As to “campus rape epidemic”, what is known is that women who do not attend college are if anything less safe. The logic then falls apart that women would not be attending college if the stats on college were X. They would, because no better is available anywhere else.
There’s also a degree of bait and switch here. Not all sexual assaults are rape, or even attempted rape. The wider a net is cast with the term “sexual assault”, the smaller the share of sexual assaults that fall in the very gravest category.
FBI statistics, according to an article in SLATE from 2014, have rapes (forcible or not) running at somewhat short of 30 thousand per year in the US. And on a downtrend, though a definitional change in the stats blurs that picture a bit.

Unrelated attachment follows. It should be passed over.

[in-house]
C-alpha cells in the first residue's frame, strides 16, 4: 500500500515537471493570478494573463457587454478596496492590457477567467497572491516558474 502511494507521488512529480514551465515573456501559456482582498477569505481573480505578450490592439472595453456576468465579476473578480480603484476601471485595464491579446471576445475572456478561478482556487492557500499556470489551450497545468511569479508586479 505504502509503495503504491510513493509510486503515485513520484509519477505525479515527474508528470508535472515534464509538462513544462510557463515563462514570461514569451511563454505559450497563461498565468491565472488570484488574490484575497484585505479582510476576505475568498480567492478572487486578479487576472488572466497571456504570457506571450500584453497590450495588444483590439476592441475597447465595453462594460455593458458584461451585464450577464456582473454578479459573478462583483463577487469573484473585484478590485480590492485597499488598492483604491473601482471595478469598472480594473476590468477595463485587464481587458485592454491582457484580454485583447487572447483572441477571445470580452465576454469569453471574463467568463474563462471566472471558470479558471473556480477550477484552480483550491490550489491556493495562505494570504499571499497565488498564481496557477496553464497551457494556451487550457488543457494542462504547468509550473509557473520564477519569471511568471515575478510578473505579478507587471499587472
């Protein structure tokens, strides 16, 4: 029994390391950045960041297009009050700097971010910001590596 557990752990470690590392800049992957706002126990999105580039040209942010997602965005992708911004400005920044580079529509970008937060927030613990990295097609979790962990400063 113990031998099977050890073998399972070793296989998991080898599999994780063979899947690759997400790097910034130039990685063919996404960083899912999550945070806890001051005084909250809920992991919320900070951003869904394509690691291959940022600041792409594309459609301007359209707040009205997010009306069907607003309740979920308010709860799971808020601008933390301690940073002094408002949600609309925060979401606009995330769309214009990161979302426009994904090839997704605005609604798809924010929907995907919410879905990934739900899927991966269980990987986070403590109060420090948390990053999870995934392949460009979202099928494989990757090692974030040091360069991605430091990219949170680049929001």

There are roughly 150 million women in America, of whom maybe 8 percent are of college age, and maybe 4 are actually in college. That would be 6 million women college students. If all the rapes committed in the US were committed against these women, and not any against anyone else, that would mean that in any given year, 1/2 of 1 percent would be raped. Over their entire time in college, maybe 2 percent. But of course the reality is nothing like that. Rapists attack young women who are not college students, older women, children, men — -so the fraction of women attending college who will experience being raped while in college cannot possibly be as high as 1/2 of 1 percent. That’s a far cry from the “20 percent” figure that we are asked by implication to believe. However many the number is, it’s that many too many, and we need to work diligently to drive down the number. But the road to success begins with a clear-eyed understanding of current reality.